That’s a bit of background to the completely unrelated story of what happened today. I was jogging along the Maschsee, when about halfway through the run I spotted a beautiful girl on roller-blades heading in my direction. Spotting beautiful girls while jogging is by no means rare—it happens at least half-a-dozen to several-dozen times every run. But as she got closer and passed me by I noticed that this was a girl I’d actually noticed not once but twice before, in totally different parts of the city. She’s one of the only two girls I remember spotting more than once, the other being this drop-dead gorgeous Arab girl whom I’ve seen a couple of times near where I used to live at Goetheplatz, a heavily Arab/Turkish area. The girl at the Maschsee was white but with brown hair and eyes with the loveliest face atop a perfect body. Her face is such that it just feels like I know her somehow, which is probably why I’ve noticed her three times now. The face just exudes this feeling like she must be a really nice, cool person.

After she passed me by I started thinking about what would have happened if I’d stopped her and started talking to her. This was, coincidentally, the same part of the Maschsee where the infamous bike-girl incident took place way back when I first arrived in Hannover. I felt almost like I’d made the same mistake twice. But she was on roller-blades and I was on foot, and I knew it was possible that I’d see her coming around again before long. I ran through all kinds of scenarios in my imagination about going up to her and asking her if she speaks English and if she has a boyfriend and telling her I’ve seen her around before and I just had to take a chance and ask her on a date because she was too beautiful not to try. Each scenario ended with her telling me she had a boyfriend but at least being somewhat flattered that some American guy would be so taken with her that he’d actually interrupt his jog to try and talk to her.

After about ten minutes of all these fantasies, while keeping my eye open for her to come around again, fully resolved to approach her if she did, I could hardly believe my eyes when I saw her actually coming around again. My heart stopped for a second as I spotted her way down the path, and for a split second I considered forgetting the whole idea. But this was the Maschsee, damn it, and I wasn’t going to let yet another chance to meet a beautiful girl slip through my fingers. Plus, all the endorphins from running were flowing thus giving me this artificial sense of self-confidence. I stopped running, took out my I-pod earphones, and waved her down as soon as she was within speaking range. “Excuse me,” I said, and she looked right at me with those beautiful eyes but said nothing as she passed. It only took an instant for reality to diverge from imagination, and as she rolled on by I just said, “Hello,” and turned after to run alongside her but she was already rolling away and not slowing down or looking back. I realised I must have frightened her. It should have been obvious that some strange guy approaching you out of nowhere would be frightening. It was silly of me to expect otherwise. But I just turned around, remarked that “I tried” to myself, tossed my earphones back in and finished the jog.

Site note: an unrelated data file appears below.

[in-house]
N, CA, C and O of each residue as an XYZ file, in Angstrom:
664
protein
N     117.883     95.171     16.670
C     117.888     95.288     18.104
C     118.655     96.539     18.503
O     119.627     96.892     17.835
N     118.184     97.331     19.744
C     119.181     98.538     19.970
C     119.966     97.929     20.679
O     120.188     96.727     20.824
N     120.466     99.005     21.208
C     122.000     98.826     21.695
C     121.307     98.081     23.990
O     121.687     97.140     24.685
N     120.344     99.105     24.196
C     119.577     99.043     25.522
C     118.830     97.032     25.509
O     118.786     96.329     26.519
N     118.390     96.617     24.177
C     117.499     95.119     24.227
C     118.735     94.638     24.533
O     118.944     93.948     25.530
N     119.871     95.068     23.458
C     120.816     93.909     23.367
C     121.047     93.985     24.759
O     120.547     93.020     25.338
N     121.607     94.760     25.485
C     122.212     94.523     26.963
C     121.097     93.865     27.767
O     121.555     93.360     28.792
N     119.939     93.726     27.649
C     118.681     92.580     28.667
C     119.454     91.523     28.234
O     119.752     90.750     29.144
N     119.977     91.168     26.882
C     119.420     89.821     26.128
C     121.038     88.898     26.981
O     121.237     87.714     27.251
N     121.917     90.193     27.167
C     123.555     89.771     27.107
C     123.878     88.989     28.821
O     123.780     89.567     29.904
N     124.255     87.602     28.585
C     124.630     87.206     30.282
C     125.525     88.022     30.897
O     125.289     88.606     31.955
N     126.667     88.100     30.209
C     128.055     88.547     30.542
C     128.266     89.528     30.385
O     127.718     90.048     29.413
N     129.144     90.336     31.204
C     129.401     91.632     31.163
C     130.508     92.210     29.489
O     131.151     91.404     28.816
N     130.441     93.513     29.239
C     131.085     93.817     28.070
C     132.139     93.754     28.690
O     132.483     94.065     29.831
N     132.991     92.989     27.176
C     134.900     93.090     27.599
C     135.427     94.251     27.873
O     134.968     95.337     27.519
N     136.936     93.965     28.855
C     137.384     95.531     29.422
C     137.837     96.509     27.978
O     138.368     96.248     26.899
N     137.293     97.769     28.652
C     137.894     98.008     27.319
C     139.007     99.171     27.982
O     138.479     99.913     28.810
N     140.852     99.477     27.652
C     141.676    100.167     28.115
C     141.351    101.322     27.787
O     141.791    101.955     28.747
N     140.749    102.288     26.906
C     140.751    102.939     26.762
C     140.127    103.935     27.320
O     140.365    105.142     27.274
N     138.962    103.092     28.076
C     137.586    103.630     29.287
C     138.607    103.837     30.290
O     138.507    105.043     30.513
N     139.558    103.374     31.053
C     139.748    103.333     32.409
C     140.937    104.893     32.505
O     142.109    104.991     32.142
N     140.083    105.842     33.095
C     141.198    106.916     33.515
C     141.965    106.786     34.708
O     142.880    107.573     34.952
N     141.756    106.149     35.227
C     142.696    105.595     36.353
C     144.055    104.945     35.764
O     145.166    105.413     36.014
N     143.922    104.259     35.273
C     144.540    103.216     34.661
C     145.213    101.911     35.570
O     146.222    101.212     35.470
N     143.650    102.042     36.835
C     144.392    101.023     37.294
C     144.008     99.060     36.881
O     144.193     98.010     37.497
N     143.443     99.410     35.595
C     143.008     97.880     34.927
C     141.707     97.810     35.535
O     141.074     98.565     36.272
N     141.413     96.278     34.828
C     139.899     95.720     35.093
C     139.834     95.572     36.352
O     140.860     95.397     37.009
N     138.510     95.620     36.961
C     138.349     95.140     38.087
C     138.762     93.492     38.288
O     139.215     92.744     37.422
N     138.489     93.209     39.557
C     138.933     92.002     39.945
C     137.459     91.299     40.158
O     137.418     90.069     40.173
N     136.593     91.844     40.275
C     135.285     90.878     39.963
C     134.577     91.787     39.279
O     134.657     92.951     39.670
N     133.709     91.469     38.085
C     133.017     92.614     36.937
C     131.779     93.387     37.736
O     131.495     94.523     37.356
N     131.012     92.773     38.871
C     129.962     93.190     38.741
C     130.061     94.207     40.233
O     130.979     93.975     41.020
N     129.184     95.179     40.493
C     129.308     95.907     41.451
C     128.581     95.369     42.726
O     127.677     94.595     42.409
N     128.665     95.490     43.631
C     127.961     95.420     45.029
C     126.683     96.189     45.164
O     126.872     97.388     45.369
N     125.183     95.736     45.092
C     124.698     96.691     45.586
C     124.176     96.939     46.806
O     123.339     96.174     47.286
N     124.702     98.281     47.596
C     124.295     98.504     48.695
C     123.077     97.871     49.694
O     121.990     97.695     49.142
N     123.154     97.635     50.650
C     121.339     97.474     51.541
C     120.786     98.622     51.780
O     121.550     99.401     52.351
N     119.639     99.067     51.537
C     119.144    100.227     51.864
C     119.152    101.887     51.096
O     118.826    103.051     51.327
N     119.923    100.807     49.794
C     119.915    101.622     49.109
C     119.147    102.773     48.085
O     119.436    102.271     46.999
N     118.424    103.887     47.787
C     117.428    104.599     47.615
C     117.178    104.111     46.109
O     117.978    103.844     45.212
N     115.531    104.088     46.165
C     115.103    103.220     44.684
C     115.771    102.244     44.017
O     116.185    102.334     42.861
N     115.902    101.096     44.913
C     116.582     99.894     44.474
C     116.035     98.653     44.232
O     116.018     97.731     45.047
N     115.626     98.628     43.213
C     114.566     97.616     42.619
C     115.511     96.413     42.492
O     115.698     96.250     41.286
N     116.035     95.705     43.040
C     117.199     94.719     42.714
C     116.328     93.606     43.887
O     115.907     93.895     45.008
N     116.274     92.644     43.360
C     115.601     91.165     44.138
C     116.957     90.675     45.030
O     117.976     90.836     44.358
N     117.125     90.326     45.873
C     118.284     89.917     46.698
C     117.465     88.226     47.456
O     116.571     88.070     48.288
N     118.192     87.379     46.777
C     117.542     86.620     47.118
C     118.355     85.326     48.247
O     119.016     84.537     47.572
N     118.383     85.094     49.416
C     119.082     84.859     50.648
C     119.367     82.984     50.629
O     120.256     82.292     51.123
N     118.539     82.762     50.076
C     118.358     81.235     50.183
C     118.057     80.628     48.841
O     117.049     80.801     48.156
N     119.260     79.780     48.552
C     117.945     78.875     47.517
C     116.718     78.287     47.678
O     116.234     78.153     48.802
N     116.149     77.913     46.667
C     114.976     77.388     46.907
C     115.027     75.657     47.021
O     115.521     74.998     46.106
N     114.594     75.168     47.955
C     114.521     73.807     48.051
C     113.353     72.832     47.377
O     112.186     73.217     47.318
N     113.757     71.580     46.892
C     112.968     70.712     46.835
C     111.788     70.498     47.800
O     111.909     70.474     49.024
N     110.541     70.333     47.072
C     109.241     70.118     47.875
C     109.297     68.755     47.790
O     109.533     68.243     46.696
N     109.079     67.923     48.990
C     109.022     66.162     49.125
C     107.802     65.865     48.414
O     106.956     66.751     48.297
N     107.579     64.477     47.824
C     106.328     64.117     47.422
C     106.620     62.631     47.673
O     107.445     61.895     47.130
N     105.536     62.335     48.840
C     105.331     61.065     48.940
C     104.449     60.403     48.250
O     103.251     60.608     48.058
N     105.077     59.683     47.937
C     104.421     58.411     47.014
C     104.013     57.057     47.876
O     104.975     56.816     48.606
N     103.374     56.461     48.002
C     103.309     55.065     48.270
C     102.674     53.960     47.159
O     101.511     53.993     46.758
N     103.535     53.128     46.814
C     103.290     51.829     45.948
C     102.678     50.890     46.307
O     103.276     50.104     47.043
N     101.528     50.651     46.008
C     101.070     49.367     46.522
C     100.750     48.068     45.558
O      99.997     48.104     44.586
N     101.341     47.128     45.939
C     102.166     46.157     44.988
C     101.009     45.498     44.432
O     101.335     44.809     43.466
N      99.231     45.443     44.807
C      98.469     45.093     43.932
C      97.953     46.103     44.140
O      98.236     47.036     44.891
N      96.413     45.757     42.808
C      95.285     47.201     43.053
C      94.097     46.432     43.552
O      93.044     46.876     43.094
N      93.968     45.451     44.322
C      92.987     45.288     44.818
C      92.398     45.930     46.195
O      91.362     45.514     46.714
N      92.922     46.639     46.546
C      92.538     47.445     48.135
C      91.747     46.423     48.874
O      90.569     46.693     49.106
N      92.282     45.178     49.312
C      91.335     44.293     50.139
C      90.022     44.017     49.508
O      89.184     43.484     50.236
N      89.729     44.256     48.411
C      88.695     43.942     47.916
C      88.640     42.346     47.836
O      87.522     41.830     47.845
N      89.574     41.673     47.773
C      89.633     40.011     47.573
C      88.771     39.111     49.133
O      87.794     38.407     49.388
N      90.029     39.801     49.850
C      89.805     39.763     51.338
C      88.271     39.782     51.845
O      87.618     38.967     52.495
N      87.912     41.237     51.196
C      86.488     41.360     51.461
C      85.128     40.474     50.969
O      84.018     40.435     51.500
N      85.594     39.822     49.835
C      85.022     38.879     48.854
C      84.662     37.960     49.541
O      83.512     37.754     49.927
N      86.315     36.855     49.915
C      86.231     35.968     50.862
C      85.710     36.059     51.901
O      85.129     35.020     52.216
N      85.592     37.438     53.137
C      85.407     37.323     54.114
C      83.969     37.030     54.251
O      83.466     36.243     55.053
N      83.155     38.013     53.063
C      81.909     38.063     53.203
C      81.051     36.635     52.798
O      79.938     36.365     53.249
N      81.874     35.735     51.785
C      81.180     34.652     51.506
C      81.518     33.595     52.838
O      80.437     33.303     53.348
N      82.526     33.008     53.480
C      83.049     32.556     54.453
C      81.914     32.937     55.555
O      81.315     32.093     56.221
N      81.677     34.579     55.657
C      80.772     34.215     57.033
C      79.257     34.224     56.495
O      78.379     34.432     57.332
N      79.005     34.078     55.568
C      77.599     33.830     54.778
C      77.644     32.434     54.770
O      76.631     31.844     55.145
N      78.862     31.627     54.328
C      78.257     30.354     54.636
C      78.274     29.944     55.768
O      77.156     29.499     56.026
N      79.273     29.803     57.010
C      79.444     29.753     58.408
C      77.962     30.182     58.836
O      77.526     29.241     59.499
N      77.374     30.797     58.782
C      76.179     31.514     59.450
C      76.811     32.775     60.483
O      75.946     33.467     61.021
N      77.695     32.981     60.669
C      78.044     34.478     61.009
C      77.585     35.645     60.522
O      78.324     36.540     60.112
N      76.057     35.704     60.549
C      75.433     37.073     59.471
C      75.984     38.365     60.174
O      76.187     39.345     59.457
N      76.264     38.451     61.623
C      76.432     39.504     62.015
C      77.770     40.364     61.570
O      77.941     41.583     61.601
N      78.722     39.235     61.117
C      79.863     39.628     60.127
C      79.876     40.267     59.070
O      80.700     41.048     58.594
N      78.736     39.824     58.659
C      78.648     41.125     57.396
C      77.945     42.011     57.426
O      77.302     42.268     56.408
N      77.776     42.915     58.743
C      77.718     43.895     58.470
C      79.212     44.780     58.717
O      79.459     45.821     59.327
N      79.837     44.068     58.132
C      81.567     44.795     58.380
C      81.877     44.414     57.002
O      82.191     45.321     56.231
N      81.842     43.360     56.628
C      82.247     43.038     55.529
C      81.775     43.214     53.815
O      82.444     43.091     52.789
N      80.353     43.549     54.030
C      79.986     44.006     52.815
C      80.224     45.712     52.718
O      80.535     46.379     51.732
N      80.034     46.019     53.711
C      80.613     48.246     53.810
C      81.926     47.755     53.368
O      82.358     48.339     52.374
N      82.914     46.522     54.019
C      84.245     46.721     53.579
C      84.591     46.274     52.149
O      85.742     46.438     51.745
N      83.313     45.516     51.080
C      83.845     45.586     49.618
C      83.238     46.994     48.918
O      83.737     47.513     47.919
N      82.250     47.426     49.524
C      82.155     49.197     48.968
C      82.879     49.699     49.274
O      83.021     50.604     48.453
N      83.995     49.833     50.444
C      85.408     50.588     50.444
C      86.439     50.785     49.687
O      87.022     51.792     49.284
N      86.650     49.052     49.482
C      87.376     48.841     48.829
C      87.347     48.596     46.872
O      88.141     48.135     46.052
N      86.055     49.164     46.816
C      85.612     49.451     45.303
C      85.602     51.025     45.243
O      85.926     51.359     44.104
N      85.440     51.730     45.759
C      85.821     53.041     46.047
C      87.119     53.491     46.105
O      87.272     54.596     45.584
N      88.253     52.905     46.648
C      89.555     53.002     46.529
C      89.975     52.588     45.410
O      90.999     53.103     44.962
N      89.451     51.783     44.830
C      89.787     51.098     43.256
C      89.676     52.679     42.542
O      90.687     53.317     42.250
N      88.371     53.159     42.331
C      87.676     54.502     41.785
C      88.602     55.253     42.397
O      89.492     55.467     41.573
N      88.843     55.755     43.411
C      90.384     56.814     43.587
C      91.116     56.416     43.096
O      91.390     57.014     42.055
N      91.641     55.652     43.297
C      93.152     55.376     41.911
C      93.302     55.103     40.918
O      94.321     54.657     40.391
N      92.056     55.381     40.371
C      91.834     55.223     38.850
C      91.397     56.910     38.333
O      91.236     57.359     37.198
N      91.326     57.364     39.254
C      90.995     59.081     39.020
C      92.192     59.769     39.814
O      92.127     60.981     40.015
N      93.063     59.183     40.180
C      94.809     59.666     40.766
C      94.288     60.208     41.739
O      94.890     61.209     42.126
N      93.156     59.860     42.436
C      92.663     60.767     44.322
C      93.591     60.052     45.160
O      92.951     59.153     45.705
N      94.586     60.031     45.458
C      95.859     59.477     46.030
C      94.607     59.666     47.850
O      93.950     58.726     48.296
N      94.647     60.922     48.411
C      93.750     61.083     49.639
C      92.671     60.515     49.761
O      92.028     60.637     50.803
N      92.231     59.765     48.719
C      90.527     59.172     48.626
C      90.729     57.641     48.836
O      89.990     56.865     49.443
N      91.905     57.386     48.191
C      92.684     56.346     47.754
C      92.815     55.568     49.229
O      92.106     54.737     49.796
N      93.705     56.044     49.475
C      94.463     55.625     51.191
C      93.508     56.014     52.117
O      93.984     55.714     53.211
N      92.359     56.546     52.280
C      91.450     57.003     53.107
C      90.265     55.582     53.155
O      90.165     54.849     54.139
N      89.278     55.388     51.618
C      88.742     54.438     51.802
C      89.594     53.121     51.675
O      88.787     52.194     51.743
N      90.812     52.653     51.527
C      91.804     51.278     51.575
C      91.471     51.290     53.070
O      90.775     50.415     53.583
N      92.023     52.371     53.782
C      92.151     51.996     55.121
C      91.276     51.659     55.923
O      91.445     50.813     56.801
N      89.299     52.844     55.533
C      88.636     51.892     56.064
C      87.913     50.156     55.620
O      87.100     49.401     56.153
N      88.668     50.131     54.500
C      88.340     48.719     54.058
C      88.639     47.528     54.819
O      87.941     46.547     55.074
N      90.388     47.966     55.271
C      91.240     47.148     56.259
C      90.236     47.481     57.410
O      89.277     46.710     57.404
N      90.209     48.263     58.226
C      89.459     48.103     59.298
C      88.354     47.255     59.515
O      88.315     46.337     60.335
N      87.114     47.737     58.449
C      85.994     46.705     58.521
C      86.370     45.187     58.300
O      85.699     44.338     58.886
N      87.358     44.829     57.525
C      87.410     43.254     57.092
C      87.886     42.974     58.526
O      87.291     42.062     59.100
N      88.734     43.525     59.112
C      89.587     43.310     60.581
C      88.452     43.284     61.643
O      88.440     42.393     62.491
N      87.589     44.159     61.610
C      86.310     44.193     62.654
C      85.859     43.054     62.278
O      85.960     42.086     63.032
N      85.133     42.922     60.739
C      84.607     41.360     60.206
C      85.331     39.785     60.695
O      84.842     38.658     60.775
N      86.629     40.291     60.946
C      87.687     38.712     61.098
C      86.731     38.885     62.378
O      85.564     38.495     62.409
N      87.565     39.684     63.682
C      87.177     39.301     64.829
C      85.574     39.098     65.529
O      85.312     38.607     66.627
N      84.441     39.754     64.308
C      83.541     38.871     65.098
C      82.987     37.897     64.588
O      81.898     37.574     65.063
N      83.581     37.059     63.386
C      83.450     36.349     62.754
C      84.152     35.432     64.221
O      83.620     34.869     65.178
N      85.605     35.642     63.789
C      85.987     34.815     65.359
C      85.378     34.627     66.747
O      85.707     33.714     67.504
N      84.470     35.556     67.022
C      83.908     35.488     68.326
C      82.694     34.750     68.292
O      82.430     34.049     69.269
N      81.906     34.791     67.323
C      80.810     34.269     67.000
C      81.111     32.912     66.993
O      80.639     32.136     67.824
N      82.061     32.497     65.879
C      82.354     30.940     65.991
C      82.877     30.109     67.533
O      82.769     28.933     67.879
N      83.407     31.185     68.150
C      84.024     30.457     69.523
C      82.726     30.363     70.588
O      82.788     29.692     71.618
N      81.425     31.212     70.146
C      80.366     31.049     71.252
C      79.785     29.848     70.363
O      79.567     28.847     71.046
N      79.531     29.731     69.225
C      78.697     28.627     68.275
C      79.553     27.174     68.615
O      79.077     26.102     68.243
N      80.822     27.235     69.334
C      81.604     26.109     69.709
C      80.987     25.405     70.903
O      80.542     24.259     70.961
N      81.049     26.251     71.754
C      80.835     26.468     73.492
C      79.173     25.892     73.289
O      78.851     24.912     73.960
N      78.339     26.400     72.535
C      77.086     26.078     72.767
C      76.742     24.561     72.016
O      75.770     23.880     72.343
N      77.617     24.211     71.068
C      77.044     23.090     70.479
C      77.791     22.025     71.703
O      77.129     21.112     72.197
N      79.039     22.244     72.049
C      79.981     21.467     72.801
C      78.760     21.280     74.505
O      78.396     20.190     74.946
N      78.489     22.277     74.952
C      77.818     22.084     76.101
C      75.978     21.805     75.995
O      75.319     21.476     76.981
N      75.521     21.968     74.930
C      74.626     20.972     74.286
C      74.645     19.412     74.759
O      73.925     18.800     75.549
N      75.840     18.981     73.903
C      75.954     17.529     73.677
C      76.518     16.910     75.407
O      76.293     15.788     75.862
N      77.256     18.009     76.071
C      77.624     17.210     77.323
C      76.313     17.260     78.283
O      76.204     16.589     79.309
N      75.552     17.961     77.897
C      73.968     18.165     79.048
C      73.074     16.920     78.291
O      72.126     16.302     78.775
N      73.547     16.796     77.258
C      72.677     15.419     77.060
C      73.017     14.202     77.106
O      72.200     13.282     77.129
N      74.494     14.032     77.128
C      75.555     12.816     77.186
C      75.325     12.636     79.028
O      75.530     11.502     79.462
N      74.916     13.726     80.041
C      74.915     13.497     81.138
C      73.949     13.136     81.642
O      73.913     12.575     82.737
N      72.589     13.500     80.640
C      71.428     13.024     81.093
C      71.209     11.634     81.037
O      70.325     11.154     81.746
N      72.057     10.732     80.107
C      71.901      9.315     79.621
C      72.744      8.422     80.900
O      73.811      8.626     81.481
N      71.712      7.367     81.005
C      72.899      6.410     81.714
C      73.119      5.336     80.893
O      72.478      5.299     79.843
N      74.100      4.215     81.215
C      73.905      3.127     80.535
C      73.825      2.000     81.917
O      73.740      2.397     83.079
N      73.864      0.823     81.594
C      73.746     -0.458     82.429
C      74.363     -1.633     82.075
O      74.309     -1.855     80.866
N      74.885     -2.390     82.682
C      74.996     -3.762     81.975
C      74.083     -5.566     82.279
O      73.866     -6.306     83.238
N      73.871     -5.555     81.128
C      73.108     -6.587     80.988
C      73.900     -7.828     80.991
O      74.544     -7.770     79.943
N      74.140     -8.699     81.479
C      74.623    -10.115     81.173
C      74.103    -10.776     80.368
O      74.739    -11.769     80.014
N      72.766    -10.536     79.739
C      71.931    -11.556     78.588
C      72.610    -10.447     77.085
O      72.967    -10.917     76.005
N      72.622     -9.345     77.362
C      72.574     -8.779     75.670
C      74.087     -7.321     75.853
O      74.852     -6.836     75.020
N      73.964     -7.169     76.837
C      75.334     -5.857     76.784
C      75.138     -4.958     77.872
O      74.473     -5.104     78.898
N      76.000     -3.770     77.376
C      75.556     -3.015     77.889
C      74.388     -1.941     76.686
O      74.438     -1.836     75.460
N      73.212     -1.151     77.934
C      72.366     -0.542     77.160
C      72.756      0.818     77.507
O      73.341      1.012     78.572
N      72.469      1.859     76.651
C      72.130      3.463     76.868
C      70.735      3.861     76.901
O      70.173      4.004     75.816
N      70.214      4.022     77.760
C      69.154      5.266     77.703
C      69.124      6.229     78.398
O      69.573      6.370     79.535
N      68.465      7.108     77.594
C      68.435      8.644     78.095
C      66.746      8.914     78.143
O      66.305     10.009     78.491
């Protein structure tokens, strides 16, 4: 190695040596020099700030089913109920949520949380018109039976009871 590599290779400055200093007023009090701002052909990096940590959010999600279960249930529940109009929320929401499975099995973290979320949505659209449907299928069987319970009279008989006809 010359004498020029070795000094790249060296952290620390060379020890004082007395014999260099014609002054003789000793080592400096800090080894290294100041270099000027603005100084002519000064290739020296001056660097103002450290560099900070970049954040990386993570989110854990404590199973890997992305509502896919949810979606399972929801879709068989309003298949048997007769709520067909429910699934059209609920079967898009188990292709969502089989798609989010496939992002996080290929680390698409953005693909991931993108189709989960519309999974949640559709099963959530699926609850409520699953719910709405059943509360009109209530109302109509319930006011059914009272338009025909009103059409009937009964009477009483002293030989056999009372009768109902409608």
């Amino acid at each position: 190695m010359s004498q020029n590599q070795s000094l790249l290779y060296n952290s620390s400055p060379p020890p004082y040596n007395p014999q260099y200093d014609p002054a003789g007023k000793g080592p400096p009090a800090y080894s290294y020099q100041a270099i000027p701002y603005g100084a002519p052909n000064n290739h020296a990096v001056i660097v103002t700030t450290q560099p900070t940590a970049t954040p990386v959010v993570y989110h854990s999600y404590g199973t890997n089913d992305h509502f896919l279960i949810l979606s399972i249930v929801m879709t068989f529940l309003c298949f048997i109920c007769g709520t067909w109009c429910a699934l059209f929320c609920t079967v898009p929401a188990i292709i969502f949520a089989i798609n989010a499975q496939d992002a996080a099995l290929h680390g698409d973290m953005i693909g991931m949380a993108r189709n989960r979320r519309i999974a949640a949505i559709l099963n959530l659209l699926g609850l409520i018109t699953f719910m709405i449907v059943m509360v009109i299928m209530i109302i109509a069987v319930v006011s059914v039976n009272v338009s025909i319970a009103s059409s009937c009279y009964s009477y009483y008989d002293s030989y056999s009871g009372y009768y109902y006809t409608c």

I’m not quite sure how to feel about it. I suppose I should believe that it’s completely up to me how to react. I can either be proud of myself for having grown a pair for once or feel shitty about the rejection, although it wasn’t so much of a “rejection” as it was a girl running away from a strange guy she’d never met before. I know that if I ever see her again, I’ll smile and wave to her, and maybe she’ll recognise me and stop to find out who I am now that I’ve made some kind of impression, albeit a creepy one. Or maybe she’ll turn around and run away again. They always run away. And when they’re on roller-blades it makes it a lot easier.

In any case, I can at least take pride in having somewhat made up for my shameful pussy-behaviour with the bike-girl way back when, and reinforce my opinion that it’s not entirely my fault I’m alone. If I was a really hot guy or if I had any kind of aura of attractiveness whatsoever, that girl might have stopped and said hello to me. But I’m not attractive at all so she just kept skating. And as I always do, I just let her go, turned around and ran the other way.